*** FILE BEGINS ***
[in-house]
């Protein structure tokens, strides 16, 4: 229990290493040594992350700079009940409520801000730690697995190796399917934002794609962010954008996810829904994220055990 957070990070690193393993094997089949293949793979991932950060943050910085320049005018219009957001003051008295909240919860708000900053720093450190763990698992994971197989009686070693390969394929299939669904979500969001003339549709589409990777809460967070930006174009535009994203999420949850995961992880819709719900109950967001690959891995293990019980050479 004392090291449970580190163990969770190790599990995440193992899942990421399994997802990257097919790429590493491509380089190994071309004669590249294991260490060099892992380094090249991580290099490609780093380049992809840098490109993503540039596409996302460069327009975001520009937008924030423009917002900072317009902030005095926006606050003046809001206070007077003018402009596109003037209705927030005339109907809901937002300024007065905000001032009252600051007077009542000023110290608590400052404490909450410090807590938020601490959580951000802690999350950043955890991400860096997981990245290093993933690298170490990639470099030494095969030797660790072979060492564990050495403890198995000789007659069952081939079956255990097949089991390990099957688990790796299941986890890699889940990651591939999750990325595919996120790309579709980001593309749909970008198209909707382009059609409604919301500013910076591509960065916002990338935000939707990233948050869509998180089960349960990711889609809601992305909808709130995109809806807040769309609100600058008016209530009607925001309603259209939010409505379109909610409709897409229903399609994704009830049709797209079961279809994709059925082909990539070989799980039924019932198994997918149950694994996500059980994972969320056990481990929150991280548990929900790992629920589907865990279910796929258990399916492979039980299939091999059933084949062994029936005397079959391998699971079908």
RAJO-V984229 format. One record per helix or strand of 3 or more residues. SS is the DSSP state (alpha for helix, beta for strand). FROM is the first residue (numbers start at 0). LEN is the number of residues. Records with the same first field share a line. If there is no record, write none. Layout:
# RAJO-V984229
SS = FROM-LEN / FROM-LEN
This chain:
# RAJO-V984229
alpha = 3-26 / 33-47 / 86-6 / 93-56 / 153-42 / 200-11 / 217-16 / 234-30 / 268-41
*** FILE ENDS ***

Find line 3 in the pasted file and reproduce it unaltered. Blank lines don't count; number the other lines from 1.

RAJO-V984229 format. One record per helix or strand of 3 or more residues. SS is the DSSP state (alpha for helix, beta for strand). FROM is the first residue (numbers start at 0). LEN is the number of residues. Records with the same first field share a line. If there is no record, write none. Layout: